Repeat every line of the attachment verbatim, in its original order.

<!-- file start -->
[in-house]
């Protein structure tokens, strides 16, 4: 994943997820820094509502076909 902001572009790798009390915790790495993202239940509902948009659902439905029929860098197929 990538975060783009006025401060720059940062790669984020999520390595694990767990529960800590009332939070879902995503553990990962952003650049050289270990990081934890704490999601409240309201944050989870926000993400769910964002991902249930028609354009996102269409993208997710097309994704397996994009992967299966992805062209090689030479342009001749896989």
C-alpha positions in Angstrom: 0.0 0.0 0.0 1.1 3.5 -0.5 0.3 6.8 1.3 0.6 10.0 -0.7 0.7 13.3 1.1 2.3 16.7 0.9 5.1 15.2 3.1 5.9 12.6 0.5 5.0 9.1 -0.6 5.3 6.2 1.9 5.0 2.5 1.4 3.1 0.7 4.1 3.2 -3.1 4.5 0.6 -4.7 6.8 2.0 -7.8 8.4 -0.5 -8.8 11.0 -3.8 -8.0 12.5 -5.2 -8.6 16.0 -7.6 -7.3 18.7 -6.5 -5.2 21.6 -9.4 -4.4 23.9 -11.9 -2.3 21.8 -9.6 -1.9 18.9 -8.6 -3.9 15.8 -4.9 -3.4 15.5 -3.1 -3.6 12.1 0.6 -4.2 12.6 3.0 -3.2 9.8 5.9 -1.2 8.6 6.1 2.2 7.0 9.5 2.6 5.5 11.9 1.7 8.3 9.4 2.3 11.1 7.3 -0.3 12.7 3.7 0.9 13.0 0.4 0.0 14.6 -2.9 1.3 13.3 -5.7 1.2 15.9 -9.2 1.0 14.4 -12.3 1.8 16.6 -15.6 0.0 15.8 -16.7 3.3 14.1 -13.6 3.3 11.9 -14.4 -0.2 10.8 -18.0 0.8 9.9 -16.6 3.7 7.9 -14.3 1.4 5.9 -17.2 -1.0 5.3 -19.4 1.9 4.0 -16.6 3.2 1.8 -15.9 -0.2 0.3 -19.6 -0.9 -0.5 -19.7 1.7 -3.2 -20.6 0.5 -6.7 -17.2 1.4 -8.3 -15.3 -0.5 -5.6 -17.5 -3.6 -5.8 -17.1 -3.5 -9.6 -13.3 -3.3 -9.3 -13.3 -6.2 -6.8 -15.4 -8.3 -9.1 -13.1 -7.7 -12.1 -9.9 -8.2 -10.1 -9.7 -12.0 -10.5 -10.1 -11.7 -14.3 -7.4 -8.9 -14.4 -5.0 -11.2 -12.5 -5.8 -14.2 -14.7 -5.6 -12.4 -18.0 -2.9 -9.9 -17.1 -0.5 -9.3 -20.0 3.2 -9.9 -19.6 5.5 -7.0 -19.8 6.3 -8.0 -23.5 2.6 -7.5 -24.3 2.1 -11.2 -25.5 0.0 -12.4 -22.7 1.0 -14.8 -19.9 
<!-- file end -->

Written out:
[in-house]
């Protein structure tokens, strides 16, 4: 994943997820820094509502076909 902001572009790798009390915790790495993202239940509902948009659902439905029929860098197929 990538975060783009006025401060720059940062790669984020999520390595694990767990529960800590009332939070879902995503553990990962952003650049050289270990990081934890704490999601409240309201944050989870926000993400769910964002991902249930028609354009996102269409993208997710097309994704397996994009992967299966992805062209090689030479342009001749896989």
C-alpha positions in Angstrom: 0.0 0.0 0.0 1.1 3.5 -0.5 0.3 6.8 1.3 0.6 10.0 -0.7 0.7 13.3 1.1 2.3 16.7 0.9 5.1 15.2 3.1 5.9 12.6 0.5 5.0 9.1 -0.6 5.3 6.2 1.9 5.0 2.5 1.4 3.1 0.7 4.1 3.2 -3.1 4.5 0.6 -4.7 6.8 2.0 -7.8 8.4 -0.5 -8.8 11.0 -3.8 -8.0 12.5 -5.2 -8.6 16.0 -7.6 -7.3 18.7 -6.5 -5.2 21.6 -9.4 -4.4 23.9 -11.9 -2.3 21.8 -9.6 -1.9 18.9 -8.6 -3.9 15.8 -4.9 -3.4 15.5 -3.1 -3.6 12.1 0.6 -4.2 12.6 3.0 -3.2 9.8 5.9 -1.2 8.6 6.1 2.2 7.0 9.5 2.6 5.5 11.9 1.7 8.3 9.4 2.3 11.1 7.3 -0.3 12.7 3.7 0.9 13.0 0.4 0.0 14.6 -2.9 1.3 13.3 -5.7 1.2 15.9 -9.2 1.0 14.4 -12.3 1.8 16.6 -15.6 0.0 15.8 -16.7 3.3 14.1 -13.6 3.3 11.9 -14.4 -0.2 10.8 -18.0 0.8 9.9 -16.6 3.7 7.9 -14.3 1.4 5.9 -17.2 -1.0 5.3 -19.4 1.9 4.0 -16.6 3.2 1.8 -15.9 -0.2 0.3 -19.6 -0.9 -0.5 -19.7 1.7 -3.2 -20.6 0.5 -6.7 -17.2 1.4 -8.3 -15.3 -0.5 -5.6 -17.5 -3.6 -5.8 -17.1 -3.5 -9.6 -13.3 -3.3 -9.3 -13.3 -6.2 -6.8 -15.4 -8.3 -9.1 -13.1 -7.7 -12.1 -9.9 -8.2 -10.1 -9.7 -12.0 -10.5 -10.1 -11.7 -14.3 -7.4 -8.9 -14.4 -5.0 -11.2 -12.5 -5.8 -14.2 -14.7 -5.6 -12.4 -18.0 -2.9 -9.9 -17.1 -0.5 -9.3 -20.0 3.2 -9.9 -19.6 5.5 -7.0 -19.8 6.3 -8.0 -23.5 2.6 -7.5 -24.3 2.1 -11.2 -25.5 0.0 -12.4 -22.7 1.0 -14.8 -19.9 